The Palisades Fire was 72% contained Thursday afternoon after burning more than 1,150 acres.
“Firefighters patrolled throughout the night continuing to put out any remaining hot spots,” the Los Angeles Fire Department reported early Thursday afternoon. “Winds across the Palisades Fire will increase from the southwest in the afternoon throughout Thursday evening.”
The fire in rugged terrain was 66% contained on Wednesday.
No structures have been lost, and the only injury has been a minor eye injury to a firefighter, LAFD Chief Ralph Terrazas said. About 370 firefighters were assigned to the fire lines. Crews on the ground were aided by three water-dropping helicopters.
Topanga Elementary Charter School was reopened Wednesday after being closed due to air quality and safety concerns.
Topanga Canyon Boulevard was reopened to the public at 1 p.m. Tuesday, when officials also lifted an evacuation warning that had been issued Sunday for all homes north of Chastain Parkway in the 1500 block to Calle Del Cielo.
About 1,000 Topanga Canyon-area residents who were evacuated over the weekend were allowed to return home Monday evening, and the LAFD announced at about 8:40 p.m. Tuesday that all evacuation orders had been lifted.
Terrazas warned hikers to stay away from the area while the firefighting effort was underway.
The LAFD was in a unified command with the Los Angeles County Fire Department and Cal Fire until Wednesday morning, when the LAFD was listed as the lead agency, with the other two organizations listed as assisting agencies.
Meanwhile, Ramon Santos Rodriguez, a 48-year-old homeless man, was charged Tuesday in connection with the blaze. He faces one felony count each of arson of a structure or forest, and arson during a state of emergency.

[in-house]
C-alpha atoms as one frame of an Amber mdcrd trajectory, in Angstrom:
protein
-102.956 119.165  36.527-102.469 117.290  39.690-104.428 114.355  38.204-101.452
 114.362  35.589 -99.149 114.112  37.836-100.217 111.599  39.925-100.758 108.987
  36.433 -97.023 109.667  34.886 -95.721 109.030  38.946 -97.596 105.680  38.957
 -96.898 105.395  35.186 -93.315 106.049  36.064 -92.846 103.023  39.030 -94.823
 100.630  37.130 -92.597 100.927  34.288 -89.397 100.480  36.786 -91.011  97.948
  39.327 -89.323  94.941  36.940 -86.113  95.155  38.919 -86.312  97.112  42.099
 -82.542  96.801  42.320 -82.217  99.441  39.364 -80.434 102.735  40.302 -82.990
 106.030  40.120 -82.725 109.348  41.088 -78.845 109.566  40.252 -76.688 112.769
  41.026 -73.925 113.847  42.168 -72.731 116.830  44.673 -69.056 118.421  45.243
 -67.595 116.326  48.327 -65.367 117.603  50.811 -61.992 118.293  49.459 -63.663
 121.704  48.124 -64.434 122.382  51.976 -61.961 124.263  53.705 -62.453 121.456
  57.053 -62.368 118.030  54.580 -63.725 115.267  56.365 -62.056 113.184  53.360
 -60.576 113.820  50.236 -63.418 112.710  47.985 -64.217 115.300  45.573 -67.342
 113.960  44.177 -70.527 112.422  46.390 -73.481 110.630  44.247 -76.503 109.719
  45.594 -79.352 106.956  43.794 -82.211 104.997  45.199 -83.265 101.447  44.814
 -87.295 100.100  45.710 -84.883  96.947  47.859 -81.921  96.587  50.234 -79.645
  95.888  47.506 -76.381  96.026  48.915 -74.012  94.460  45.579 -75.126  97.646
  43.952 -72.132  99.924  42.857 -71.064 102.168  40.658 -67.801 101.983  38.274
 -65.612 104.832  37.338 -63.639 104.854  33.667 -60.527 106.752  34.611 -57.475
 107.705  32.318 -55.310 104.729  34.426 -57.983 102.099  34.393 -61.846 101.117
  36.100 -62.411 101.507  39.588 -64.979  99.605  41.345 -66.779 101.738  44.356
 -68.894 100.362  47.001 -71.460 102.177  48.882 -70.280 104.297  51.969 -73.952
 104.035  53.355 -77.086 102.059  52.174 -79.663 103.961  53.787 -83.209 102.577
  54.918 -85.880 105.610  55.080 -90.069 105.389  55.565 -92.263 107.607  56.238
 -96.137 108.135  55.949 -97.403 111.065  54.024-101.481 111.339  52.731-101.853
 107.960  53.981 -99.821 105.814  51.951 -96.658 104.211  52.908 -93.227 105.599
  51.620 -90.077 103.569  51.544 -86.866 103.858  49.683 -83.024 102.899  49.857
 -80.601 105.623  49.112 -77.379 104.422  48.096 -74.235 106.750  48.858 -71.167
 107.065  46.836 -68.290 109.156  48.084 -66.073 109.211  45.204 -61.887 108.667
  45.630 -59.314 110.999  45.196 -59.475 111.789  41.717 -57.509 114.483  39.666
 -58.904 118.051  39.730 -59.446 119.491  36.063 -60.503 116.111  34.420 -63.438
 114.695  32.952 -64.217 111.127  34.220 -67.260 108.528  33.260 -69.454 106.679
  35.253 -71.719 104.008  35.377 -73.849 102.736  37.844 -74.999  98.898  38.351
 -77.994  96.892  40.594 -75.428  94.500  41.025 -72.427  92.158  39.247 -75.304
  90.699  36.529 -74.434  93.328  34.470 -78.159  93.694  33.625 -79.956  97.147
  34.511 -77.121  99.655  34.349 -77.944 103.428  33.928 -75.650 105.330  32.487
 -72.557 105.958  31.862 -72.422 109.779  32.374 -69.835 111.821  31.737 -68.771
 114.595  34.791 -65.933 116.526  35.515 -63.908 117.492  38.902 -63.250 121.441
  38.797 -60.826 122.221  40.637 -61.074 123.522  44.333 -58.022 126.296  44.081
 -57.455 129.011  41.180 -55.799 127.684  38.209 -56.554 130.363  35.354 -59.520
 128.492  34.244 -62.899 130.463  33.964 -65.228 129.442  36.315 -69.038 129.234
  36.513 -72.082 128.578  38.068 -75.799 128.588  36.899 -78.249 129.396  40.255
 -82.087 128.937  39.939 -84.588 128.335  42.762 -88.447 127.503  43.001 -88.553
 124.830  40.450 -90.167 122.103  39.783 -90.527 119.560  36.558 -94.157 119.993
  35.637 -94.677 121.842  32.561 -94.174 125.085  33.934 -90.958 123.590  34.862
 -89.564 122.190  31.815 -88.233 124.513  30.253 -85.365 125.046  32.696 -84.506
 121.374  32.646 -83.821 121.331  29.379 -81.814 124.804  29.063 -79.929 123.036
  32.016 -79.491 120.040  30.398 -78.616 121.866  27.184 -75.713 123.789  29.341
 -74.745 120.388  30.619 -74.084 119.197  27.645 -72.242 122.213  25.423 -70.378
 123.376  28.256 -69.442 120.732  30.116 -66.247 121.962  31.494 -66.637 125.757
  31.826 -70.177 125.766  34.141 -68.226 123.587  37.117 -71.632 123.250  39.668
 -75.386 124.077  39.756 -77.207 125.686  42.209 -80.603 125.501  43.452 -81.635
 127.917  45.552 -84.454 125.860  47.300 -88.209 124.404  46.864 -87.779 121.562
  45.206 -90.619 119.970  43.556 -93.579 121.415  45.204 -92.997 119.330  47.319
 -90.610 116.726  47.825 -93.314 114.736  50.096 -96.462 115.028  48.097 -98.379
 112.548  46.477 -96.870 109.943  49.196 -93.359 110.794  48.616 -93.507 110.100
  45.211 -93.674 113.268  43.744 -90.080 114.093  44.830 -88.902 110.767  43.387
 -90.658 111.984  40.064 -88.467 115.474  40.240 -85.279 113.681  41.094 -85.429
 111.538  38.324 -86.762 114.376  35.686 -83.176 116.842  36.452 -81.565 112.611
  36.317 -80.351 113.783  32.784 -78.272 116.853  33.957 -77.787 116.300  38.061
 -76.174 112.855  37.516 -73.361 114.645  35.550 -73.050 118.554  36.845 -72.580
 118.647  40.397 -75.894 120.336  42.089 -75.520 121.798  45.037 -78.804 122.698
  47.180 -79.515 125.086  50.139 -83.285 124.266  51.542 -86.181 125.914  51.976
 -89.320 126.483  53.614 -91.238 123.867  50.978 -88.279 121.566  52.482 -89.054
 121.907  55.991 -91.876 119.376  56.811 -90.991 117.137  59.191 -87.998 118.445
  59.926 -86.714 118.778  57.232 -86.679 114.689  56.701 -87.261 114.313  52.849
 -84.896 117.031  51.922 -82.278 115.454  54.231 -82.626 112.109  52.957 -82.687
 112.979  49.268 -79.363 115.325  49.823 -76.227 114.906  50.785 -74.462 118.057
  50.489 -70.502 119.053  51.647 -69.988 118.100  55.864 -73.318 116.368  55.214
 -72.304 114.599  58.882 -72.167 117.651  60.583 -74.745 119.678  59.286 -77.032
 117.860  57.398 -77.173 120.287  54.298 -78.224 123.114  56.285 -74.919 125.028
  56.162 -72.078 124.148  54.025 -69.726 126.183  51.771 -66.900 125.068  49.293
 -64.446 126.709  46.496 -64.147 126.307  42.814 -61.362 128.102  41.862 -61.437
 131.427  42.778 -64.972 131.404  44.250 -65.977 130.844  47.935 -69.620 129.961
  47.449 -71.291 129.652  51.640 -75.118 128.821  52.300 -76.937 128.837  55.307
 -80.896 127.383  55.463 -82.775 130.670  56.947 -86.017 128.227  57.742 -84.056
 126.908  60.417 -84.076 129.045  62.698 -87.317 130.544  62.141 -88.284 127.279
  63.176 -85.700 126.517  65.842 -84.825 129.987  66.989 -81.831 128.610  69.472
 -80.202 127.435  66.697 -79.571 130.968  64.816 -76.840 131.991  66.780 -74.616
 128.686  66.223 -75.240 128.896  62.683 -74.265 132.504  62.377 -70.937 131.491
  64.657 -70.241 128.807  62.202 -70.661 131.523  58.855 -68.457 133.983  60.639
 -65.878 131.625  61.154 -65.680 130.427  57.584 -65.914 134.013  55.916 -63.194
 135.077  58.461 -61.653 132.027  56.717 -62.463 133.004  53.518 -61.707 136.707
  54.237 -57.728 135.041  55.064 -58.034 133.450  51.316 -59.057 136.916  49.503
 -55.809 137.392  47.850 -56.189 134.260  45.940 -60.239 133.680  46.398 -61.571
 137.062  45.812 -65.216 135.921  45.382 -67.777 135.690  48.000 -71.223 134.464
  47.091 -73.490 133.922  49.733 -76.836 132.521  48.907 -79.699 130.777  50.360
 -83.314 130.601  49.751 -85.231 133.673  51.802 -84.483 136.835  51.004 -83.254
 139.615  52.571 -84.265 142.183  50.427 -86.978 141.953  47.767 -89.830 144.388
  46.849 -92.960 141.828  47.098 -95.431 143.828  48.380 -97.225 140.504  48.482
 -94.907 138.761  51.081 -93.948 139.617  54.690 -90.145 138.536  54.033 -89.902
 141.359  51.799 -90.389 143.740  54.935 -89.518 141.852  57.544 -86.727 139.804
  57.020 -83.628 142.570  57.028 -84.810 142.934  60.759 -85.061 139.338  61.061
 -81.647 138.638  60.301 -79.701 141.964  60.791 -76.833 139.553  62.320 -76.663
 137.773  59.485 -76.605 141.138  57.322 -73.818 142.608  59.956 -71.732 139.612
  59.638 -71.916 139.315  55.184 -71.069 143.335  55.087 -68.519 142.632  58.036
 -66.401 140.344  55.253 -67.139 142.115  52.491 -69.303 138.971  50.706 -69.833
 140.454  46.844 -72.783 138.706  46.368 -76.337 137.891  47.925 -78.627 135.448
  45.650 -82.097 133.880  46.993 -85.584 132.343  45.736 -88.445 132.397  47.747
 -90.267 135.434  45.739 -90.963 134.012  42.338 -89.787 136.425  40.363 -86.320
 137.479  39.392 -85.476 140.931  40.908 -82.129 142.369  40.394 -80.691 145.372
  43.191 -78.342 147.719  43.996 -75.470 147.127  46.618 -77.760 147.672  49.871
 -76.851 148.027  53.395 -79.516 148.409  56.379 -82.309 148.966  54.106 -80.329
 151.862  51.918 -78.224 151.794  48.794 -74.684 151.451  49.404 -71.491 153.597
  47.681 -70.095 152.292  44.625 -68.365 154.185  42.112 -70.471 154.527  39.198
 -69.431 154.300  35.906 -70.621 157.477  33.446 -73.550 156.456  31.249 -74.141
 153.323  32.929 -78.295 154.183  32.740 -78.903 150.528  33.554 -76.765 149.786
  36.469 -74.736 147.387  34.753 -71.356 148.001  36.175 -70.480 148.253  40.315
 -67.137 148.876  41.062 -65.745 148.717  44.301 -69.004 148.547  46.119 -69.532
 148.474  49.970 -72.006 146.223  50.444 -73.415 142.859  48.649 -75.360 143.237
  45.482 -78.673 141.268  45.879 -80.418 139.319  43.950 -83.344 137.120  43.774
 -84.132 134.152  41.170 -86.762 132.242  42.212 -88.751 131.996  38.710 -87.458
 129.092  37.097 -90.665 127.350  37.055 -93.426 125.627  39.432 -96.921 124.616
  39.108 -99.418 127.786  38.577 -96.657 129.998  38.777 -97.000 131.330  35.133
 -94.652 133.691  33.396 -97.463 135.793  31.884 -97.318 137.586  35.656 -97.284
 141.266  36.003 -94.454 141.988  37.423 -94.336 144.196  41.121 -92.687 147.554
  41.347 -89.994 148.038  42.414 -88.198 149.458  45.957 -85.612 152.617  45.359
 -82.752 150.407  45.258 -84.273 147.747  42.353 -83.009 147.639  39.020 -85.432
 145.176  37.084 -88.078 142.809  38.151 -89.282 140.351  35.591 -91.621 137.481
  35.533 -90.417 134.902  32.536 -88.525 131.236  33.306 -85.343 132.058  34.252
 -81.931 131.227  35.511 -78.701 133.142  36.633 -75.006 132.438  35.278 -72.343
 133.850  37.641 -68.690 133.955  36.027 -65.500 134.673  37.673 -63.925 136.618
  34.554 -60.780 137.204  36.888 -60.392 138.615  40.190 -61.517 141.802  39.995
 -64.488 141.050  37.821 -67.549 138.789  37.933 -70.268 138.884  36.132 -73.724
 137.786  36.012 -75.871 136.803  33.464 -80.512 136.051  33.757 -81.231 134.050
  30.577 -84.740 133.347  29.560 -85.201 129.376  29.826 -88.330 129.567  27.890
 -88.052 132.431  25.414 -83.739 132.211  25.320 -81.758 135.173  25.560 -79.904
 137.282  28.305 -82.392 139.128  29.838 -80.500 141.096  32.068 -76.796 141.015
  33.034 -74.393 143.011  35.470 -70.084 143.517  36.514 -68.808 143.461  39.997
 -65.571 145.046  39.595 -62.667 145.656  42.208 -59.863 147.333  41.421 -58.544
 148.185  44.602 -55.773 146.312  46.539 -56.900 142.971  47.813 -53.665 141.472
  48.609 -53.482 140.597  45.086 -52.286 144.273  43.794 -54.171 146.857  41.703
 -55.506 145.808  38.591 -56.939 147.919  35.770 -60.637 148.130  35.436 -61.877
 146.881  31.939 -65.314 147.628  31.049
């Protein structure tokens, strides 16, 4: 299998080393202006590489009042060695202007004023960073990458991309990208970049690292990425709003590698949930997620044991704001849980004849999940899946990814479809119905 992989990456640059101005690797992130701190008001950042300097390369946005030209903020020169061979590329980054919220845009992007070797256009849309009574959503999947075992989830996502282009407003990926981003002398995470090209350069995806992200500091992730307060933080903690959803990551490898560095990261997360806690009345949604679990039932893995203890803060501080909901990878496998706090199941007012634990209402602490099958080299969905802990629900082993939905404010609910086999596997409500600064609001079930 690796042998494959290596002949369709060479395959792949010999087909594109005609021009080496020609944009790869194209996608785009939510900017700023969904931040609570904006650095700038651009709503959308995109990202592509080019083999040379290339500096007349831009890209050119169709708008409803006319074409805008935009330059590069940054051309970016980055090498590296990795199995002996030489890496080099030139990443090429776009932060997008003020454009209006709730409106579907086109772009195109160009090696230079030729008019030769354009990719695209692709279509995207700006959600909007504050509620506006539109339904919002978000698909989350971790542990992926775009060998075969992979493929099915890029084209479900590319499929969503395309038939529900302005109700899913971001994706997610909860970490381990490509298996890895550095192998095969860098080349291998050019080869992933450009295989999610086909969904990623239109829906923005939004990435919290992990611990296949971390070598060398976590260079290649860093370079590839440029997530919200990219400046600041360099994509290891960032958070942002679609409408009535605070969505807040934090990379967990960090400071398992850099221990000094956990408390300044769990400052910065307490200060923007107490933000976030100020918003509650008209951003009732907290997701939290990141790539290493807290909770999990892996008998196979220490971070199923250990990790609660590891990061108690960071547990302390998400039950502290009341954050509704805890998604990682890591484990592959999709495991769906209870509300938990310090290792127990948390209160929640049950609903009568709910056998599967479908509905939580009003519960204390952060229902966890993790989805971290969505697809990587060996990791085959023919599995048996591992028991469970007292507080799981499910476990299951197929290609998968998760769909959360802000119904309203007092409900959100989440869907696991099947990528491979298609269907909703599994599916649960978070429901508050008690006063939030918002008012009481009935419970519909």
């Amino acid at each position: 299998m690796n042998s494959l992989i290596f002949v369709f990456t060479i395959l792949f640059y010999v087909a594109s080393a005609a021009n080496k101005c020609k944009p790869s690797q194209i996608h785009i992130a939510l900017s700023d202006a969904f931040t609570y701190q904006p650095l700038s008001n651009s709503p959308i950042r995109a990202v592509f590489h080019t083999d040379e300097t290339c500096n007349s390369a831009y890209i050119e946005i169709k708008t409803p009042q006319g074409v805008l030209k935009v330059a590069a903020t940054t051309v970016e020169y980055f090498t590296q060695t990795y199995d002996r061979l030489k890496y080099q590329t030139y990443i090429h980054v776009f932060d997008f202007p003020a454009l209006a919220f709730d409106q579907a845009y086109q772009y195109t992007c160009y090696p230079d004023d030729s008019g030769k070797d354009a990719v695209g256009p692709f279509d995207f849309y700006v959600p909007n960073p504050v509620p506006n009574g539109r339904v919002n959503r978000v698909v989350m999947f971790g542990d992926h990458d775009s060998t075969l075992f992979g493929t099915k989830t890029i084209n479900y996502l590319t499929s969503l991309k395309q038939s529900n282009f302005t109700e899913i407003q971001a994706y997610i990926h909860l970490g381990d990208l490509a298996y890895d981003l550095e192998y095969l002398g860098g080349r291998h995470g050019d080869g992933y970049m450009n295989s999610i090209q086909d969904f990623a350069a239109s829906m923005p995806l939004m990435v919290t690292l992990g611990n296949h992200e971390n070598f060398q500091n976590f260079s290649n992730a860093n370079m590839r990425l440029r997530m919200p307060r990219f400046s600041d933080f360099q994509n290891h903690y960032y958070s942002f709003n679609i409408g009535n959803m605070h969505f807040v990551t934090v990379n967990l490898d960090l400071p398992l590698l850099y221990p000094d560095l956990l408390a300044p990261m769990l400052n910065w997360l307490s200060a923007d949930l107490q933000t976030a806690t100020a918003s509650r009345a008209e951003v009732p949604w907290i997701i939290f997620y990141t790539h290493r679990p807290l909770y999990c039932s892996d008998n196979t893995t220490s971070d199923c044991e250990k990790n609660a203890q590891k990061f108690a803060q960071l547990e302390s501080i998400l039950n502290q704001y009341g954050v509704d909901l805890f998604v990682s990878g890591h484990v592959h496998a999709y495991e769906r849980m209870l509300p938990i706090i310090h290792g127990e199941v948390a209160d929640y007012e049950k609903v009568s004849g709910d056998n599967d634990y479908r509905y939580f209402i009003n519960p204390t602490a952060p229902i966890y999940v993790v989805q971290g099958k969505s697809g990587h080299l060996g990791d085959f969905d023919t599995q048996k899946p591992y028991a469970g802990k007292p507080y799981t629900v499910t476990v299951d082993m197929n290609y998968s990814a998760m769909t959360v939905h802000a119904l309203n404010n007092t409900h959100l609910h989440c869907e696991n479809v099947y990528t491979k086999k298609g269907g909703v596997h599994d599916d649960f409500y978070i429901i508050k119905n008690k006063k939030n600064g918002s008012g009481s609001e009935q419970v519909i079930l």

Rodriguez pleaded not guilty and was ordered held in lieu of $350,000 bail while awaiting a June 1 hearing to determine if there is sufficient evidence to require him to stand trial.
Firefighters were sent to the 1800 block of Michael Lane to battle the flames after the fire was reported at 10 p.m. Friday. Just after midnight, LAFD arson investigators were sent to the scene to determine the origin and cause of the fire, and due to the inaccessible terrain and darkness, gathered preliminary information and returned the next day.
On Saturday morning, LAFD helicopter pilots saw a man moving around in the brush along a steep hillside near the fire, and a Los Angeles Police Department air patrol was dispatched to monitor him. Police officers kept watch on the ground while the LAPD Air Support Division “provided eyes in the sky,” the LAFD reported.
“During an aerial observation, the Tactical Flight Officer witnessed the individual ignite multiple additional fires,” the LAFD said.
LAFD arson investigators requested assistance from the Los Angeles County Sheriff’s Department’s Emergency Services Detail to find and apprehend the suspect in the rugged terrain.
“Deputies were lowered into the brush to begin their search,” the LAFD reported. “Because the fires were growing rapidly, deputies were forced to retreat.”
At about 11 a.m. Sunday, according to the LAFD, the man emerged from the brush in the 1200 block of Palisades Drive, and a “private security officer in the area recognized the person as a possible suspect and notified LAPD and LAFD, (and) police officers arrived and detained the suspect.”
He was ultimately booked on suspicion of arson after receiving medical treatment, reportedly for smoke inhalation.
City Councilman Joe Buscaino, who is running for mayor in 2022, said the arrest shows the danger of the city’s ongoing homelessness crisis.
“Our homelessness crisis is destroying neighborhoods and endangering the lives of the housed and unhoused,” Buscaino said. “Over 60% of the fires that the LAFD has responded to this year have been related to homelessness.
“Allowing unregulated sprawling encampments is not compassionate, it’s reckless. That’s why we must act now on passing regulations that will return the rights of every Angeleno to enjoy our public spaces, and prohibit encampments whenever people are offered shelter. We must support safe and clean sidewalks, parks and beaches. We must support a livable city where we can raise our children without being subjected rampant crime on our streets.”